Section 2.1 and 2.2 describe the five experimental sites and the in situ observations employed in this study for model setup, SDA, and evaluation. Section 2.3 outlines the four different RS soil moisture data products that were assimilated, and Sect. 2.4 presents the data-assimilation system used in this study. Lastly, Sect. 2.4.5 defines the different simulation experiments performed.
2.1 Study sites
This study focused on five experimental sites across the US Midwest with in situ observations of soil moisture, crop yield, nitrate load, and tile drainage flow for 19 sites × years between 2011 and 2019. Site IL was the Energy Farm, a well-monitored experimental site in central Illinois that was the focus of the development and initial evaluation of the employed data-assimilation system (Kivi et al., 2022). Sites IN, MN, OH, and SD were available through the Transforming Drainage (TD) project (Chighladze et al., 2021). The TD project database is publicly available and contains high-quality data from 39 tile-drained research sites with data spanning over 200+ site years. The available observations include data on tile drainage, yield, water table, water quality, and soil characteristics, among many others. Though numerous sites were available as part of the project, the experimental design and data available for each site year vary widely in the database. For consistency, this work required that each site year include a plot with (1) a free tile drainage system, (2) available NO3 load and tile flow data at the plot level, (3) available in situ soil moisture observations, (4) maize or soybean crops, and (5) a rain-fed system. We identified only 17 site years across five sites in the database which satisfied all these criteria.
To properly set up the APSIM model for each of the five sites, we included all available site information on each year, cropping system, residue type, planting and harvesting details, tillage practices, and fertilizer applications as constants in the simulations. Following updated information available through Moore et al. (2021), the IL site includes tillage practices in the model setup and increased nitrogen (N) fertilizer from 64.6 to 202 kg N ha−1. Detailed information on the plot and management information for all five sites are included in Table A1. Study sites will be referred to by their given study IDs in Fig. 1.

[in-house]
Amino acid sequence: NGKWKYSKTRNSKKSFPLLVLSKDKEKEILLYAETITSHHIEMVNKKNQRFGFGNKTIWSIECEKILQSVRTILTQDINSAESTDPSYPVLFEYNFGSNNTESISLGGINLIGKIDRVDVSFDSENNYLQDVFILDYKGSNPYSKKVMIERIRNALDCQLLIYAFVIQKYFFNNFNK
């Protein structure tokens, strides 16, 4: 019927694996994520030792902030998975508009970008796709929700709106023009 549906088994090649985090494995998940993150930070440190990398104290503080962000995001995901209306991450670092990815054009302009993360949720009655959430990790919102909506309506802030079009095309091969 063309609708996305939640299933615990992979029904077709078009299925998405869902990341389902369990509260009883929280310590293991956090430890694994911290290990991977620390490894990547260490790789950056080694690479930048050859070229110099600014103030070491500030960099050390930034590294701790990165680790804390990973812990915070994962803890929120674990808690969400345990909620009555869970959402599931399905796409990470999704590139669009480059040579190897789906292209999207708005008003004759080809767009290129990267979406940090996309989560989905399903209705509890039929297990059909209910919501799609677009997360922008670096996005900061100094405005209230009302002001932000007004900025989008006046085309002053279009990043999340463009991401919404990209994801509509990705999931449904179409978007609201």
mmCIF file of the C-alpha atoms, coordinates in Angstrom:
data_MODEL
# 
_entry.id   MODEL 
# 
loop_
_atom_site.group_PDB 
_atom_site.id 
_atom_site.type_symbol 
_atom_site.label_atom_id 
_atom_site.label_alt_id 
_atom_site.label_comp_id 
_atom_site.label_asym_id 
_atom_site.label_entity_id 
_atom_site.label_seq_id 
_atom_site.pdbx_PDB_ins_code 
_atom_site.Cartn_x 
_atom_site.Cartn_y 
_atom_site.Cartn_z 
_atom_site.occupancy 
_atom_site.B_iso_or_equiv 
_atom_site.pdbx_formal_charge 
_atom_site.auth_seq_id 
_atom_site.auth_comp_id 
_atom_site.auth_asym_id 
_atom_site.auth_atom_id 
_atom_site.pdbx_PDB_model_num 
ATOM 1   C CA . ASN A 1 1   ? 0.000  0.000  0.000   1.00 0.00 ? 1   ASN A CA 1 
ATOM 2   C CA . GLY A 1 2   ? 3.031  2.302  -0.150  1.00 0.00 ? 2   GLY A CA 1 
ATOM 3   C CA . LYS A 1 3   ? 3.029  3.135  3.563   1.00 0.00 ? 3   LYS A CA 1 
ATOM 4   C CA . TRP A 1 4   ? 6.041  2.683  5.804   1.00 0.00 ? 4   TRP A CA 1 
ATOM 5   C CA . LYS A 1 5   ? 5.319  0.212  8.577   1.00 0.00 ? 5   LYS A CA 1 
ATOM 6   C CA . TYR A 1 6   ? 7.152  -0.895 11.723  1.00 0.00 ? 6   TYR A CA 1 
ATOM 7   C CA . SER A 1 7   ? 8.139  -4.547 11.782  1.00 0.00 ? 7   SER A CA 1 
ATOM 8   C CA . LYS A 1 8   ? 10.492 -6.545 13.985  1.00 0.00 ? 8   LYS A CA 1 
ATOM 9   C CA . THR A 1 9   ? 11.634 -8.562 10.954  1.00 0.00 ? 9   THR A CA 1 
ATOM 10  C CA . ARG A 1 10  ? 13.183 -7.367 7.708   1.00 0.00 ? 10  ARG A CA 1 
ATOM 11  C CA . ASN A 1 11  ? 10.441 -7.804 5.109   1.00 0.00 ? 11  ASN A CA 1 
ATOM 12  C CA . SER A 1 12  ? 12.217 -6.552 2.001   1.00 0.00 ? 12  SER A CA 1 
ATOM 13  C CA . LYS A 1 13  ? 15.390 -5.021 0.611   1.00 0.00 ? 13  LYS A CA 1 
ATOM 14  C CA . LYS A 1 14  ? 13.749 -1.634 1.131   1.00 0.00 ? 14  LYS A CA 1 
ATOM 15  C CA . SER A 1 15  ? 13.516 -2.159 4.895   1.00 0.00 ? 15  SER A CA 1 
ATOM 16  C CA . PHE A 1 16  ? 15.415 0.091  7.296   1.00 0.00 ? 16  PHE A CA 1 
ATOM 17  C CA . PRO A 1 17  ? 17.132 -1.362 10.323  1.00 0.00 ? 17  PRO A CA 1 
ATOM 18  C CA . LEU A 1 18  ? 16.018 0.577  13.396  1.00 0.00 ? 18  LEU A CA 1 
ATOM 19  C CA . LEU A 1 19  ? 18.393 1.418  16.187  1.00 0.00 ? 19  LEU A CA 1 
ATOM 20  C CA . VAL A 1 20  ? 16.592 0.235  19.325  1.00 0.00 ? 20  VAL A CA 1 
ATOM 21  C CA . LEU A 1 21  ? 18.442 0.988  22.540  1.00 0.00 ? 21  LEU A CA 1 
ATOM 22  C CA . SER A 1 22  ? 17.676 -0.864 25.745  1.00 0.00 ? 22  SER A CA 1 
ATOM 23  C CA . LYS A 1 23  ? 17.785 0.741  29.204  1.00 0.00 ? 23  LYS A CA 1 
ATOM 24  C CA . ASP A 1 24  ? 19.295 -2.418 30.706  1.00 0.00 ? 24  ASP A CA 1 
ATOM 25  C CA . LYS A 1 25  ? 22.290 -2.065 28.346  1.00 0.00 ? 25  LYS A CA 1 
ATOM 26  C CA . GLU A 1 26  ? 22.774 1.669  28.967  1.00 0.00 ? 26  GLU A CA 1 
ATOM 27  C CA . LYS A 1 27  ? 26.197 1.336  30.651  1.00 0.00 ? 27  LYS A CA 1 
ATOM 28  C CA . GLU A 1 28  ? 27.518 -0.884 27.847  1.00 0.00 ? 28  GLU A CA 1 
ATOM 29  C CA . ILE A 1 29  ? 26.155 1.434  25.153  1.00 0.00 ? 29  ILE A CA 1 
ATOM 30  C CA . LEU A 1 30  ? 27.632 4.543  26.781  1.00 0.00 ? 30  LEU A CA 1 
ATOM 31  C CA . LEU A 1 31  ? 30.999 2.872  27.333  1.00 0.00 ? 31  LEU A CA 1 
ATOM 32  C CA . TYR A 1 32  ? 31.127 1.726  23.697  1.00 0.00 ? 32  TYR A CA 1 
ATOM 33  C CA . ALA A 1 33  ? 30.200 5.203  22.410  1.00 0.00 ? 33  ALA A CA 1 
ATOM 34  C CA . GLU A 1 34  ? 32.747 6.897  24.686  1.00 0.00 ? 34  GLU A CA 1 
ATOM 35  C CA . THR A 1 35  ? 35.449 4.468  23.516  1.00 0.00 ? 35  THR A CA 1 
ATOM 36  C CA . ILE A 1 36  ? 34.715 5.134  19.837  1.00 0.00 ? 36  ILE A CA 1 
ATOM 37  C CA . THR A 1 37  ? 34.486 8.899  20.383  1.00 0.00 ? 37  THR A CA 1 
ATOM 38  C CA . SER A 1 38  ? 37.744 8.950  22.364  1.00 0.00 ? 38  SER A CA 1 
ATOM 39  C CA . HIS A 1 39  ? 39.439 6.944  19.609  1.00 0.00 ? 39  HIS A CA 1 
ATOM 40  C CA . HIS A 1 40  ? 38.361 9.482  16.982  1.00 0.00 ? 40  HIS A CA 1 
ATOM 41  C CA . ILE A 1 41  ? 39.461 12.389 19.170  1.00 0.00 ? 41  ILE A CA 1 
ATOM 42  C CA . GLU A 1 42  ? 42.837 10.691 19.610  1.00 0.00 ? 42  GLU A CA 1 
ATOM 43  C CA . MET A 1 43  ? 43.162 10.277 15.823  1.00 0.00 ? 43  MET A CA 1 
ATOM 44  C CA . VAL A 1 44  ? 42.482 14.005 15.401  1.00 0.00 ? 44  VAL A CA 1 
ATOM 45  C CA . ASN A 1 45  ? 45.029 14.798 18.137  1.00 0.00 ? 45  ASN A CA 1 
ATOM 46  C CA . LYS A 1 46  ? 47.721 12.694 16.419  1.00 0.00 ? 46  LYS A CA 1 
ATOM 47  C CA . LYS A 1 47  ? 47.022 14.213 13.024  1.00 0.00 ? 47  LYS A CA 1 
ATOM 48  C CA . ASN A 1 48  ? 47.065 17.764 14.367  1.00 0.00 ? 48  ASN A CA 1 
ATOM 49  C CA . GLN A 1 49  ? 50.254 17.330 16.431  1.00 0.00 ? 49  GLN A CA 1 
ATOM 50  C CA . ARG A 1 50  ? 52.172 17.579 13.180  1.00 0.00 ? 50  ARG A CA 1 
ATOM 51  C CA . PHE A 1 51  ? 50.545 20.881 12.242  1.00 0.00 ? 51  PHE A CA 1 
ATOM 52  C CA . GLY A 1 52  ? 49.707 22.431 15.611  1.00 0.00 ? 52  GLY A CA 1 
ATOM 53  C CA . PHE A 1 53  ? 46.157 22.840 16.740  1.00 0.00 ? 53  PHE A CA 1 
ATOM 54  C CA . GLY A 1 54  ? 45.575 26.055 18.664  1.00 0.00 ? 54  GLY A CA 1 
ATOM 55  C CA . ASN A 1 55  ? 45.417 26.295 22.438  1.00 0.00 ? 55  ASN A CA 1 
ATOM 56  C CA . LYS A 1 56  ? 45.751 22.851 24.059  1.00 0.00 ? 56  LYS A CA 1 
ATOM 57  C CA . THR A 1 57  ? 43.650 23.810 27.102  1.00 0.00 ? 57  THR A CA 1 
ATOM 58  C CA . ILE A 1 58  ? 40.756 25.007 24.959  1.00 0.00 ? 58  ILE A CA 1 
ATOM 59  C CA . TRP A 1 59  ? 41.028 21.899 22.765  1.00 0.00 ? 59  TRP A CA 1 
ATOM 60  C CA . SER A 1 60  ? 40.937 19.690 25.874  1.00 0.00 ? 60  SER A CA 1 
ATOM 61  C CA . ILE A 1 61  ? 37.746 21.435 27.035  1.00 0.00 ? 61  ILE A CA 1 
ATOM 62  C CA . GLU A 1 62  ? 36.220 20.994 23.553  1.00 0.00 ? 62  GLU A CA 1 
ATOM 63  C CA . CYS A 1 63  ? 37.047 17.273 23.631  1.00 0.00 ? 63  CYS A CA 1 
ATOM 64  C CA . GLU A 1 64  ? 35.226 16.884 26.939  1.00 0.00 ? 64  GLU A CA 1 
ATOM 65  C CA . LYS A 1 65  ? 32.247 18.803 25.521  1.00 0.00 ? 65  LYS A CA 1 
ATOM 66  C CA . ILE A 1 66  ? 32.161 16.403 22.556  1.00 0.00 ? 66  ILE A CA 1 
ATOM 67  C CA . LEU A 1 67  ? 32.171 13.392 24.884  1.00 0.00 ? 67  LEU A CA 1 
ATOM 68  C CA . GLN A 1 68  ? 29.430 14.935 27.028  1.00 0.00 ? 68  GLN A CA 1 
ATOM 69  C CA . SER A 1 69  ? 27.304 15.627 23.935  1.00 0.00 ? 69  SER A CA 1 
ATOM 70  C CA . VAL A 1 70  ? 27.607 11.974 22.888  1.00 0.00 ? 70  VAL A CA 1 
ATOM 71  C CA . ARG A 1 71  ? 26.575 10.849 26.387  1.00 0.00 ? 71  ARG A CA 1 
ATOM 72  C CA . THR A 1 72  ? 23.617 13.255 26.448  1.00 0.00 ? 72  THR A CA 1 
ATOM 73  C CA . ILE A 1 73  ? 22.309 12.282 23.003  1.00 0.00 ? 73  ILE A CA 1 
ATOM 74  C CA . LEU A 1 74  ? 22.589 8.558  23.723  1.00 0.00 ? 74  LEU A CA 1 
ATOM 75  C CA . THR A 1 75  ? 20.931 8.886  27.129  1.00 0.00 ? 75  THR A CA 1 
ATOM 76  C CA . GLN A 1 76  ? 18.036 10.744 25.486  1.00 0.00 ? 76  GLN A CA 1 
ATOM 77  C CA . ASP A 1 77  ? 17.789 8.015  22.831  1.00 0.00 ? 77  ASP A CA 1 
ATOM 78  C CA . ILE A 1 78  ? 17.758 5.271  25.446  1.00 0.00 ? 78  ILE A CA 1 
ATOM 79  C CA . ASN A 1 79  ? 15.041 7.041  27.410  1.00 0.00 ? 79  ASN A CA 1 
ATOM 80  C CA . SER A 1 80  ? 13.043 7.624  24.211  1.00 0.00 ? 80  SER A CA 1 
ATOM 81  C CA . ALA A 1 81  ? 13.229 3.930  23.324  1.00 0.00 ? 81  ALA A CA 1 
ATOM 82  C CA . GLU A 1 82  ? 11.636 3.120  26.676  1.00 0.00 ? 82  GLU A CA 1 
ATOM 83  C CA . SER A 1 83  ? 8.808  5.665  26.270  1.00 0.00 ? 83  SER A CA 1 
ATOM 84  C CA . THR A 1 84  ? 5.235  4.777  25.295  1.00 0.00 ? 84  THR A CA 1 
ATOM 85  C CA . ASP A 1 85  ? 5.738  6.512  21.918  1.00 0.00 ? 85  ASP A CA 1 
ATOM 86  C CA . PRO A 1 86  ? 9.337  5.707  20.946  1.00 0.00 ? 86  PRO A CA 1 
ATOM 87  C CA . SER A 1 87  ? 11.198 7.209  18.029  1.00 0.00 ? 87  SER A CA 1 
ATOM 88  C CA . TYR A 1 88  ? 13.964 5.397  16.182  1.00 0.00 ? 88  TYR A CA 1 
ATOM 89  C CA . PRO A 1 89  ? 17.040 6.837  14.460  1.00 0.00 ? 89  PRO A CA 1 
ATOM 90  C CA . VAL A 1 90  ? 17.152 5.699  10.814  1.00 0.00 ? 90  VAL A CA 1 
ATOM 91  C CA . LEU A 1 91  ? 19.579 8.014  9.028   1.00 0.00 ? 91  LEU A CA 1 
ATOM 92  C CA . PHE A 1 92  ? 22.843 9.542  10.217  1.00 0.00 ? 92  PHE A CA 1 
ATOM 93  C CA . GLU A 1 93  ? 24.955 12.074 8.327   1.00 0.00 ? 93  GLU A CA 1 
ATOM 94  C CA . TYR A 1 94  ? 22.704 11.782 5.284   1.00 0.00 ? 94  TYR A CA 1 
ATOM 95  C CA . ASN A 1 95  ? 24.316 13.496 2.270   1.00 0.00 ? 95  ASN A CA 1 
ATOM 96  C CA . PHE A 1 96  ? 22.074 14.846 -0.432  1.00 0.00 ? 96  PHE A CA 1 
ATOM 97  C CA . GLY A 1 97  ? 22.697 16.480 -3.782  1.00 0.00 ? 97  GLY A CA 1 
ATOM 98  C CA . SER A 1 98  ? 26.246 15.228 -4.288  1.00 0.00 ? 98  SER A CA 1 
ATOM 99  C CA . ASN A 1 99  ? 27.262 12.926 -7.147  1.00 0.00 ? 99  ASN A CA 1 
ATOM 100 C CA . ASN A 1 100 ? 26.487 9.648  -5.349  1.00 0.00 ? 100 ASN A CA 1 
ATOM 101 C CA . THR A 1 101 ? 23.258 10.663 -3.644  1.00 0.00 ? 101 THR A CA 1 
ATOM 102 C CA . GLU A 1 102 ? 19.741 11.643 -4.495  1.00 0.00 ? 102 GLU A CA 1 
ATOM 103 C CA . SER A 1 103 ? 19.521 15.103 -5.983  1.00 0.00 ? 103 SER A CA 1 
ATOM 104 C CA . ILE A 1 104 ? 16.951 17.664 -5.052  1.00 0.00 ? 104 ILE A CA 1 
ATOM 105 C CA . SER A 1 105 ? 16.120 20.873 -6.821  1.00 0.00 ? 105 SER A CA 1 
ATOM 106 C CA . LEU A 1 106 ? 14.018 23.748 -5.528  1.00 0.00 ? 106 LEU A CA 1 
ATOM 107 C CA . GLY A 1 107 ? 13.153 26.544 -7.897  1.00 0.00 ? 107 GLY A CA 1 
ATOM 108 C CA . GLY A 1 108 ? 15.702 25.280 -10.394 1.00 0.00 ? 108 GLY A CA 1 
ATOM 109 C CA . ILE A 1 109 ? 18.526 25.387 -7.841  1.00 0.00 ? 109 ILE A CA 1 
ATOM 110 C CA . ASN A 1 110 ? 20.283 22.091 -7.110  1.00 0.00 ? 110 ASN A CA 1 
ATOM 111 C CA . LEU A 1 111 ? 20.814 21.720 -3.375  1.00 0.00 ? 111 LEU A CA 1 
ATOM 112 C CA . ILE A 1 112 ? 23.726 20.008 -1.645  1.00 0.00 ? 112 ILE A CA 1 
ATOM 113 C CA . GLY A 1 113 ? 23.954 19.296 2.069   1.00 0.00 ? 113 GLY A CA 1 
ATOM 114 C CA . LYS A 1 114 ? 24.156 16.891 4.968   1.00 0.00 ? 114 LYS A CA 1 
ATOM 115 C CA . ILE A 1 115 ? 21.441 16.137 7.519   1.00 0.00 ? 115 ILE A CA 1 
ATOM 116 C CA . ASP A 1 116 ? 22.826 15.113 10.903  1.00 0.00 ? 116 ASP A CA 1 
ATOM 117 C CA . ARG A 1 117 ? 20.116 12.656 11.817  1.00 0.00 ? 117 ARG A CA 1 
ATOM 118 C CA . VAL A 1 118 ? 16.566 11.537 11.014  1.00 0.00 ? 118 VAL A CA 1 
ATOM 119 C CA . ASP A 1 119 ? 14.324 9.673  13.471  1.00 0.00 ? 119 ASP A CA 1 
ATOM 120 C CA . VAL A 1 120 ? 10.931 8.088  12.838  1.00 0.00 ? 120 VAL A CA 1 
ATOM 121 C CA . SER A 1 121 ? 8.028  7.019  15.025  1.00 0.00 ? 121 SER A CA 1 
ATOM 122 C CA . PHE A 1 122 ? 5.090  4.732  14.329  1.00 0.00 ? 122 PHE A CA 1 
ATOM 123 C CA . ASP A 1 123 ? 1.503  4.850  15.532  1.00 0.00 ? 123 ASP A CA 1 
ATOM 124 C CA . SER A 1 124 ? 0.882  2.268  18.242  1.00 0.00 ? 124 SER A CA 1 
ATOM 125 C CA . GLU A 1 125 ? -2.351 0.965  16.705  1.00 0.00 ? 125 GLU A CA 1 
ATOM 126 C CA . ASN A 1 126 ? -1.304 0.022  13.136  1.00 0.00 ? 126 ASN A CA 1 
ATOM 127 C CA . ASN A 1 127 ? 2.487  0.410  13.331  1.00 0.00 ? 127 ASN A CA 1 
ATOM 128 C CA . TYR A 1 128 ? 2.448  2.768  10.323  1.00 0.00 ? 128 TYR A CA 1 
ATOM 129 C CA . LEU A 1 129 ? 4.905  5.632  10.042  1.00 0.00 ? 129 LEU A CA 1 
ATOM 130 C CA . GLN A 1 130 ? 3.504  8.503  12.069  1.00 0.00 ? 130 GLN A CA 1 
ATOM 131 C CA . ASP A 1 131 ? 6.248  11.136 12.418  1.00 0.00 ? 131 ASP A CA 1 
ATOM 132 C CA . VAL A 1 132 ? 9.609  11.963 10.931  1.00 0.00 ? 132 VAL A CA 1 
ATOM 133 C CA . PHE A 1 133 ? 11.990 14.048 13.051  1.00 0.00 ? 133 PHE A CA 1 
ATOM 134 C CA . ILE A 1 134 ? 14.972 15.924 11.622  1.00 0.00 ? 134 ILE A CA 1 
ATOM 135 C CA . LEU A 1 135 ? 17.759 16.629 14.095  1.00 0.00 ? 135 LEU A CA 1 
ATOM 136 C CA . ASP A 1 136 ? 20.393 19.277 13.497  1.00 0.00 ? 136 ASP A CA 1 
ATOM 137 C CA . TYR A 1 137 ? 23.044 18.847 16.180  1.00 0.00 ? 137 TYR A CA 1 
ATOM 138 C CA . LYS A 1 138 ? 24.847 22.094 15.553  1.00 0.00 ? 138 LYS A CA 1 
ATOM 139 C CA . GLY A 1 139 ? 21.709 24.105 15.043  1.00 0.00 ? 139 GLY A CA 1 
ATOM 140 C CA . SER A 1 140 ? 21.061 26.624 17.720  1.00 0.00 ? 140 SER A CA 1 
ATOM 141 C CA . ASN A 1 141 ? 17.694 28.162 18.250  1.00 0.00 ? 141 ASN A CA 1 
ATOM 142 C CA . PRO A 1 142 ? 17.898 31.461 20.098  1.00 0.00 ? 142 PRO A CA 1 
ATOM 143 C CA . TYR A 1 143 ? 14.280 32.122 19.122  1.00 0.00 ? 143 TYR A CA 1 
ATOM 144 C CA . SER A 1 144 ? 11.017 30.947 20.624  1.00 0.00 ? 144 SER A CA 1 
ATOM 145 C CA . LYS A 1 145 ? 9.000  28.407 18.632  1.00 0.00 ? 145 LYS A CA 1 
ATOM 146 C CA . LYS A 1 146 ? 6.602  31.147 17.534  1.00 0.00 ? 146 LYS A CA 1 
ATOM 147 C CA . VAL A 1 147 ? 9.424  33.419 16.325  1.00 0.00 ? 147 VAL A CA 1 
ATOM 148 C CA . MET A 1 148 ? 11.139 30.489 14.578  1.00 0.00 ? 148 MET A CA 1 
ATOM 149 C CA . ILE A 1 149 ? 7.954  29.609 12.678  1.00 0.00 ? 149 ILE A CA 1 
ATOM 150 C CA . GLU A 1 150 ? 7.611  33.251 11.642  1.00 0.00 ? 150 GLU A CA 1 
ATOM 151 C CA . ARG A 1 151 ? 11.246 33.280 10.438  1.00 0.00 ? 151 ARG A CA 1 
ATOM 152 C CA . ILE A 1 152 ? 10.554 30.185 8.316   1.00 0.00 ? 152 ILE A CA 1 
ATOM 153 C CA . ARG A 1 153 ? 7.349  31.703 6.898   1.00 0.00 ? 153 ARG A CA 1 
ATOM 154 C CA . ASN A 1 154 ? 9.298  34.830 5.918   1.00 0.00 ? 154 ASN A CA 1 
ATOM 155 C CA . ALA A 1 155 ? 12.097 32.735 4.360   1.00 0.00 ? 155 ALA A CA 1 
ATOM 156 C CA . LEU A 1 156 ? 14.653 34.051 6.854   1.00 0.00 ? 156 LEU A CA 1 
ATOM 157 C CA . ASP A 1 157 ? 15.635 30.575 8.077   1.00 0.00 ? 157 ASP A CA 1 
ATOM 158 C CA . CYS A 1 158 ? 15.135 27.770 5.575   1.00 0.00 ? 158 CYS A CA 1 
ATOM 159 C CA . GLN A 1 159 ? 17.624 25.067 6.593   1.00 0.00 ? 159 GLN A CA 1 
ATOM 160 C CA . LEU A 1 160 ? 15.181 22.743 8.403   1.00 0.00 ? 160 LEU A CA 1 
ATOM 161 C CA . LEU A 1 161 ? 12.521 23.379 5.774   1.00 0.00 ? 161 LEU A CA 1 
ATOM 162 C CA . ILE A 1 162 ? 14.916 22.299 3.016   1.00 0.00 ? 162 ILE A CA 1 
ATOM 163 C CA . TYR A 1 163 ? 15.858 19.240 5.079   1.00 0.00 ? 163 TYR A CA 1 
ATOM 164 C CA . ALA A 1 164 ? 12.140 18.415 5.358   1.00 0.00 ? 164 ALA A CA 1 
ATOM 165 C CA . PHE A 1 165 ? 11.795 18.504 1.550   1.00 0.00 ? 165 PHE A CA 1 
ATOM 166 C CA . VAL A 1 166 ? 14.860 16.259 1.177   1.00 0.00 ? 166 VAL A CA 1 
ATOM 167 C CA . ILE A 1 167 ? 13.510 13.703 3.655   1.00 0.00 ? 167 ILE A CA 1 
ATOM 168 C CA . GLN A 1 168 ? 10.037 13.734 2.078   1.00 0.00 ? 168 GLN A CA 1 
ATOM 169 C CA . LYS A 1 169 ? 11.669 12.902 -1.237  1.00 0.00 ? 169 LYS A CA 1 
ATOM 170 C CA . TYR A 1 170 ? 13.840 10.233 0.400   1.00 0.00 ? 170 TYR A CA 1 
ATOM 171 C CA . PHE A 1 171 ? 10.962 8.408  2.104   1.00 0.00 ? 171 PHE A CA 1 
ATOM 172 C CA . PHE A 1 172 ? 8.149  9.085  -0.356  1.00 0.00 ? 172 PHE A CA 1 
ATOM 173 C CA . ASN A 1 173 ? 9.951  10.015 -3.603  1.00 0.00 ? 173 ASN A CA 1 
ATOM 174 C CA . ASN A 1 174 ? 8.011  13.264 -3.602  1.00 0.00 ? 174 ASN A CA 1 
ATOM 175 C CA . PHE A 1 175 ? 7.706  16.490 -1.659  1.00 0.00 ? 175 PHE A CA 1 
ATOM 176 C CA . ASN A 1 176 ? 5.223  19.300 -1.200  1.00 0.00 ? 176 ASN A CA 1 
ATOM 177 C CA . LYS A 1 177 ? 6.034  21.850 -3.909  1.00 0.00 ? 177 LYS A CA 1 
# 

2.2 Observation data
2.2.1 In situ soil moisture
Across the study site years, subdaily soil moisture (SM) observations were collected at various soil depths between 10 and 105 cm using soil sensors; the measured depths and sensor type varied by site. All observations are available in units of volumetric water fraction (VFW; mm mm−1). For the four TD sites, SM observations were only available as daily averages. For consistency, SM observations at IL (available at 15 min intervals) were aggregated to daily averages when at least forty 15 min observations were available. Observations from the winter months (December–March) were excluded due to the influence of freezing soils. Across all site years, in situ SM assimilation was performed with available observations for the 10 and 20 cm soil depths, which hereinafter will be referred to as SM3 and SM4, respectively. All other available SM observations for deeper soil layers were used to evaluate model RZSM estimates. SM observations were paired with an APSIM soil layer based on the recorded sensor depth and the site soil profile. In the case that more than one observation was available for a given APSIM soil layer, the average SM was computed for each day and layer with the assumption of uniform SM in the layer.